Emio Greco, director
Festival director Brian McMaster clearly has a soft spot for Emio Greco. The Italian dancer/choreographer first played Edinburgh in 2000, filling a late-night slot at the Festival Theatre with Extra Dry. A year later he was back, performing the incredible Double Points: 1 and 2 at the Playhouse. In 2002 he was promoted to two slots, delivering Conjunto di Nero and Rimasto Orfano to an increasingly loyal crowd. Finally McMaster gave him a year off, but in 2004 Greco returned with Opera North's re-working of Orfeo ed Euridice. It was Greco's first taste of opera, and despite mixed reports, was enough to prompt McMaster to bring him onboard The Assassin Tree train.
The word unique is often over-used in the arts, but no other adjective can describe Greco's performance style. Displaying a passion and urgency which compels you to watch, the 41-year-old inhabits a musical score the way other dancers inhabit clothes. Sadly, Greco will remain resolutely behind the scenes for The Assassin Tree, though, if Orfeo ed Euridice is anything to go by, the singers will be imbued with Greco's fluid style.
Together with long-term artistic partner Pieter C Scholten, Greco will be responsible for the direction, set and lighting design. The duo are renowned for thinking outside of the box, and their treatment of Frazer's original tale via Armitage's libretto will no doubt bring a few surprises. 'In some ways it's a very concrete story,' says Greco. 'But looking deeper inside, you find a very simple line which allows multiple interpretations. And that freedom to rediscover the story was the most appealing part for us.'
With his number one fan McMaster about to leave the Festival, future invitations hang in the balance. For the moment, though, Greco is as thrilled as ever to be playing his fifth Festival in seven years. 'It's different from the first time,' he says. 'But somehow it's even more exciting. We carry a sense of responsibility and have to justify our presence.'
What do you get if you cross a Scottish composer, a Yorkshire poet and an Italian dancer? The answer has yet to be revealed, but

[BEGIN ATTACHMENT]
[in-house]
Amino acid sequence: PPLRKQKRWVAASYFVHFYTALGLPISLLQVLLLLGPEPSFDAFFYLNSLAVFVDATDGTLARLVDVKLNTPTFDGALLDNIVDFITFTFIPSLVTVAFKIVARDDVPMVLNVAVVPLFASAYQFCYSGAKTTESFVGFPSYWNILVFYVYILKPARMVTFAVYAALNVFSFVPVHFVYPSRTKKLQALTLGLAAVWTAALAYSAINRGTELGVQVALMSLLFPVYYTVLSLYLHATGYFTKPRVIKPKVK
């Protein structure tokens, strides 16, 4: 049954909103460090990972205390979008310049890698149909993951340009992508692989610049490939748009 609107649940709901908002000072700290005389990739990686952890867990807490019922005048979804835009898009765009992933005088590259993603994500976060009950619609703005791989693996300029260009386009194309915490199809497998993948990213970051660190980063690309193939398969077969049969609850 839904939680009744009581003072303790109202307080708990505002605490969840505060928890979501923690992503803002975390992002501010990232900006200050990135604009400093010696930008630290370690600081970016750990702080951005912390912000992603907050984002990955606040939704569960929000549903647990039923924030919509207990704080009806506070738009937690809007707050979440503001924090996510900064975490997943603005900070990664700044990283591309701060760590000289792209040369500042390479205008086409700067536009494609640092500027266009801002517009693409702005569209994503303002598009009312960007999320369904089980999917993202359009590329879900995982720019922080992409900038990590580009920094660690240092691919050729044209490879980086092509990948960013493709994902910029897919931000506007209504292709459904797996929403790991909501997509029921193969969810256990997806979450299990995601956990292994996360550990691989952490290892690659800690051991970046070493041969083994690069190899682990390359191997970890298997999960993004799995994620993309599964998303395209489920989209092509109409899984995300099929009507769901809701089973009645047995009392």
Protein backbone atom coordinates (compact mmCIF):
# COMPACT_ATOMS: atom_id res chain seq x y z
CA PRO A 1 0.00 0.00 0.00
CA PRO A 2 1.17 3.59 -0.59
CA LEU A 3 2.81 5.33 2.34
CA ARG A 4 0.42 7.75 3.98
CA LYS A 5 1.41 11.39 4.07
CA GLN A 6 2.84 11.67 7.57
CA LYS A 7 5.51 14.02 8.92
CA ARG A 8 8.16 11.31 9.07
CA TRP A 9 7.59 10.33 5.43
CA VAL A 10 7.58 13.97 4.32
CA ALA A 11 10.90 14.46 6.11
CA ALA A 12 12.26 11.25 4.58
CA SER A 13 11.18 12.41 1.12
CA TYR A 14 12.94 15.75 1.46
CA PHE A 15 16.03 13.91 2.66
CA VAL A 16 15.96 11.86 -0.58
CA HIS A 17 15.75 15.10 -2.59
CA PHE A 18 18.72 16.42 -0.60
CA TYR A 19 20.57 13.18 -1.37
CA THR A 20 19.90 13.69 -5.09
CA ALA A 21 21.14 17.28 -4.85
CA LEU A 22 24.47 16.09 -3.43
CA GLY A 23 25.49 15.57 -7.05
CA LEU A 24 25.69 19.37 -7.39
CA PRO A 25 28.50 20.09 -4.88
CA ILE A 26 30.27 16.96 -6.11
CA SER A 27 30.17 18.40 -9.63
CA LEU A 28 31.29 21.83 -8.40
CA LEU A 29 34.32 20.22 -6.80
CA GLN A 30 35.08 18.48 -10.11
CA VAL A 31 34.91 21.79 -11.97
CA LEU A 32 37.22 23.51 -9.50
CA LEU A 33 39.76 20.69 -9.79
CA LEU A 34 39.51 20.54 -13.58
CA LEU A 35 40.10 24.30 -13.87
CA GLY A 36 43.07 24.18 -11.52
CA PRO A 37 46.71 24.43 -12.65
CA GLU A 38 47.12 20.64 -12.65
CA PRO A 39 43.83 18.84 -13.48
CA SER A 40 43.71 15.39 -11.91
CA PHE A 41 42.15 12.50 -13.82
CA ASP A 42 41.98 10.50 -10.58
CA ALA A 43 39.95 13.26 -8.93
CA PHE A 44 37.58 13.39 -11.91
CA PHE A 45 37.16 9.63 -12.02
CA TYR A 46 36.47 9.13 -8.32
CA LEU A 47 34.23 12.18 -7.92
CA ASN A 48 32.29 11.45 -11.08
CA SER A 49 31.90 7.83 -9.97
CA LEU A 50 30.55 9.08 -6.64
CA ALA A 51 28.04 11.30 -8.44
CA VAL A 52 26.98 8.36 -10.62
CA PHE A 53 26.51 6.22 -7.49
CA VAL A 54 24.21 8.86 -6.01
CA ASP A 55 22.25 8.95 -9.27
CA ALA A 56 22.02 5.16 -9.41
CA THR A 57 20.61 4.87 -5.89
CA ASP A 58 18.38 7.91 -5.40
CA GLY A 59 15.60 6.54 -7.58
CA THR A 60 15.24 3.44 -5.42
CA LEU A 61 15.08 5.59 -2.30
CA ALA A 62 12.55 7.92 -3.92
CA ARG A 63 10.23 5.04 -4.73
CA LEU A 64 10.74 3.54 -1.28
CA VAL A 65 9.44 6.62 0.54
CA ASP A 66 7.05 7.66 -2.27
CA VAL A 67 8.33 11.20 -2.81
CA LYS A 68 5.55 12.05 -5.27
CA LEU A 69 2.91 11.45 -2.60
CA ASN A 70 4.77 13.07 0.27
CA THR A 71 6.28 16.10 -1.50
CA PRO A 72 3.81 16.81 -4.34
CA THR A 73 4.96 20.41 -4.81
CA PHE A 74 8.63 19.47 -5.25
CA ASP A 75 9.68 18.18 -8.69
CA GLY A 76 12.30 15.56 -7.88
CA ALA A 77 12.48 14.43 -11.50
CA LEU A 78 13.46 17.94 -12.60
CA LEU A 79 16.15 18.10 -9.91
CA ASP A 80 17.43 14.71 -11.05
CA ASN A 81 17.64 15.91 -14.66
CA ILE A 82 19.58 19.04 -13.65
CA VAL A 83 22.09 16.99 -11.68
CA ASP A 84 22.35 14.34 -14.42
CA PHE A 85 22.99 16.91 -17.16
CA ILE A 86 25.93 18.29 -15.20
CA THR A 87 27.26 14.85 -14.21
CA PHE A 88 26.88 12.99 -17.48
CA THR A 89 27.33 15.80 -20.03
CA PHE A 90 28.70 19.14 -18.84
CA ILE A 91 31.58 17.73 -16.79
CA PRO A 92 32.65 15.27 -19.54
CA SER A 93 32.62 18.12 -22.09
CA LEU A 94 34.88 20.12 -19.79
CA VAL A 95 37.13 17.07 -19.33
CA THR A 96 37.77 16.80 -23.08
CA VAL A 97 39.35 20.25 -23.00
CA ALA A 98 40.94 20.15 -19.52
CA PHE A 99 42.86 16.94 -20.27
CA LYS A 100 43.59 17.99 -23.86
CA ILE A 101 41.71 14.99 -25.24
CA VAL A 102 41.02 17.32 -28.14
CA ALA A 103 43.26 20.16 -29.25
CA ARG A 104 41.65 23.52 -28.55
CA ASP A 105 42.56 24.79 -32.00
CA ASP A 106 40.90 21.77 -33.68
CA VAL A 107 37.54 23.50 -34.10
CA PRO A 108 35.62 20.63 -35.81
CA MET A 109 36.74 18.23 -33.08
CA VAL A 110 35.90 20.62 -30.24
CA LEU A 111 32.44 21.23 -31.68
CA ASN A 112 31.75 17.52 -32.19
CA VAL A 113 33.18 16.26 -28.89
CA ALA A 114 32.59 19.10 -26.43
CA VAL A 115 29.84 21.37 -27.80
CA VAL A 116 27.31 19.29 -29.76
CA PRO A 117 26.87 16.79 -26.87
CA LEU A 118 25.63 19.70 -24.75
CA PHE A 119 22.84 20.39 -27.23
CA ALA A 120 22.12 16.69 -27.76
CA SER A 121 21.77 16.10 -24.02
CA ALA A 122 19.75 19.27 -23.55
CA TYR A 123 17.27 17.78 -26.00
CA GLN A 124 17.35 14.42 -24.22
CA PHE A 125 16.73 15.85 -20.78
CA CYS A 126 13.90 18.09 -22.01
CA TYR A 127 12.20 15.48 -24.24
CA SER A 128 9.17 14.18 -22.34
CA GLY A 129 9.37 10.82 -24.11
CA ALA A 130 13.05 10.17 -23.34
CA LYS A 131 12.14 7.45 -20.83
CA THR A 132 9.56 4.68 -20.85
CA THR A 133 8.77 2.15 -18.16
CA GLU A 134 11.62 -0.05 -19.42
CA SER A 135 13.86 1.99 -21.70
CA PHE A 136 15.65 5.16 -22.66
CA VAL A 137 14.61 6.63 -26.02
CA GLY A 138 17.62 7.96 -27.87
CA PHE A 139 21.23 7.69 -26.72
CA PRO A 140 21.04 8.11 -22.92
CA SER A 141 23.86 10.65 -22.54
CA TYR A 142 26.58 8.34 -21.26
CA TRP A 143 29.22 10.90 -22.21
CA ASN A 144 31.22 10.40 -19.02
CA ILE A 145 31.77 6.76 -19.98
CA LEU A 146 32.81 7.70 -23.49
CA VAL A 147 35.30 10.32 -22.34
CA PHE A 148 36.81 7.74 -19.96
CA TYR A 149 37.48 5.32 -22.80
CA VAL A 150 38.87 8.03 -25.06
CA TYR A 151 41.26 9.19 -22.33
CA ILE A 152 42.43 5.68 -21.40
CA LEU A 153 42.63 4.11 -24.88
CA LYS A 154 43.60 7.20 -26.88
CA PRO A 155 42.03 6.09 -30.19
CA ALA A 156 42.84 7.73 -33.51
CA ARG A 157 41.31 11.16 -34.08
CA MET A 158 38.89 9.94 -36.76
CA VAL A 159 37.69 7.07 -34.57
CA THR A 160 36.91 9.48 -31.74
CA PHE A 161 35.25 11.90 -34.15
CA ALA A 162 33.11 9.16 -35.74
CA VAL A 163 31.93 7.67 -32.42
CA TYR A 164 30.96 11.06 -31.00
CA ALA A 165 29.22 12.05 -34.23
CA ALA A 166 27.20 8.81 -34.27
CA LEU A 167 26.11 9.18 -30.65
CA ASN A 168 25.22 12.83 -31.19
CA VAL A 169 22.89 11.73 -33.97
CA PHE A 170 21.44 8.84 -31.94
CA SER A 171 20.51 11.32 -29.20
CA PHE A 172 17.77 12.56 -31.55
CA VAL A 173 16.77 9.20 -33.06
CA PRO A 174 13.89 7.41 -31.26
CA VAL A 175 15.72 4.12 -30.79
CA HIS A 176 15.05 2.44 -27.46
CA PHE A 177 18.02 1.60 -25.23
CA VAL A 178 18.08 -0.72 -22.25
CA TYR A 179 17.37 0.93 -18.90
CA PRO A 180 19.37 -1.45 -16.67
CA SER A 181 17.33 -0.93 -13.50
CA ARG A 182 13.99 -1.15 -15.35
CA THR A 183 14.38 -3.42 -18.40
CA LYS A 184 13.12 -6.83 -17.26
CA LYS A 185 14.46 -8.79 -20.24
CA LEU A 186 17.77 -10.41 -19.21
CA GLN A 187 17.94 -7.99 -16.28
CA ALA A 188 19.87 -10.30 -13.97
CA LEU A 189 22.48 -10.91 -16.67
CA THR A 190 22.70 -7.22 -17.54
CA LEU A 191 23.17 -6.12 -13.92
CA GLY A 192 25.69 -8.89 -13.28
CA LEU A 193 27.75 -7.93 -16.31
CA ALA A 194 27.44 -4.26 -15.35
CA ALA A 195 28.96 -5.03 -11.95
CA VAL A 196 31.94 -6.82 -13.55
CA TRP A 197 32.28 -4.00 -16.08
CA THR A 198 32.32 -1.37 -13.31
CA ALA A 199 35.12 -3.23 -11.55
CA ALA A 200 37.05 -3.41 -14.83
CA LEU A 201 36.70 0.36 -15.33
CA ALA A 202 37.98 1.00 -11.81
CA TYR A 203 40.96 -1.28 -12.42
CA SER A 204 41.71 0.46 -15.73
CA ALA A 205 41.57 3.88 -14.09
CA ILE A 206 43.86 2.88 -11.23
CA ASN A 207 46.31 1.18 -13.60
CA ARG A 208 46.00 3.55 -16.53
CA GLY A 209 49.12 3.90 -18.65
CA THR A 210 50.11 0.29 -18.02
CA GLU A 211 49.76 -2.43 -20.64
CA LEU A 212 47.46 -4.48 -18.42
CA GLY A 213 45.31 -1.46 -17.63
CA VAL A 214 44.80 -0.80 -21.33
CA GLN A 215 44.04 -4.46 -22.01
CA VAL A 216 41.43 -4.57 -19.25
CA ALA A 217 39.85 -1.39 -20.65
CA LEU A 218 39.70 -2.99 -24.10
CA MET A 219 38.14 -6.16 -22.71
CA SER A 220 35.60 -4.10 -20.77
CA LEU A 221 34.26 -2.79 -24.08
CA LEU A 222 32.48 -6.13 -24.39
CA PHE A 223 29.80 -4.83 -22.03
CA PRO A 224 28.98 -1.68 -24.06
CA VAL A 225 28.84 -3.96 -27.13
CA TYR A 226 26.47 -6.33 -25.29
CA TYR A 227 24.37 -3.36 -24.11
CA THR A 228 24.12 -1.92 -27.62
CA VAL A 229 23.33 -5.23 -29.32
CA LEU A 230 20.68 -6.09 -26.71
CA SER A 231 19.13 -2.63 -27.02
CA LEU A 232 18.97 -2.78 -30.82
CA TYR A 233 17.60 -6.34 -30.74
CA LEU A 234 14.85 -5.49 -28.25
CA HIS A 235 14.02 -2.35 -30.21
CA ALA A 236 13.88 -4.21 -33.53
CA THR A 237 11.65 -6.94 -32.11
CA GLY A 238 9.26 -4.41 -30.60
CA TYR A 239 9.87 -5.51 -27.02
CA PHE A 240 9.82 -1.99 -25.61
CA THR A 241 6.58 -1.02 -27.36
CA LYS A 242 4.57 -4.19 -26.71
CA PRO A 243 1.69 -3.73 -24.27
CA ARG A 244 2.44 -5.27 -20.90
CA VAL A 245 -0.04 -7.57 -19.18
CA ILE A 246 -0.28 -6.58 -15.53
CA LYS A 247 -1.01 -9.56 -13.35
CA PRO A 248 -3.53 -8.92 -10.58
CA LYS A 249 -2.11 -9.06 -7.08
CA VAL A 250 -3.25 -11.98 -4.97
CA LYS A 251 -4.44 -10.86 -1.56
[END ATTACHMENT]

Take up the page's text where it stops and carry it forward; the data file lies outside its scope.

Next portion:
at a rough guess, an opera which nudges the envelope more than most. Premiering at this year's Edinburgh International Festival, The Assassin Tree brings together three men known for innovation in their own fields, but with little or no experience of opera. Navigating the steepest of learning curves, composer Stuart MacRae, poet Simon Armitage and director/choreographer Emio Greco will see their opera debuting at the Festival, before heading for the Royal Opera House.
Inspired by a mythological tale by 19th century Scottish anthropologist, James George Frazer, The Assassin Tree features all the vital components of a good opera - sex, death and violence. One thing it won't have, however is length. Sitting through five hours of Wagner's Ring Cycle has its appeal, but the prospect of a 60 minute opera will be music to many an ear.
With Garry Walker at the baton, players from the Orchestra of the Royal Opera House in the pit, and four rising opera stars on the stage, The Assassin Tree has talent oozing from every pore. By the end of its run, the three men below will either be the toast of the opera world, or go back to their day jobs . . . One of these options is considerably more likely than the other.
Royal Lyceum, Grindlay Street, 0131 473 2000, 25-27 Aug, 8pm, £10-£32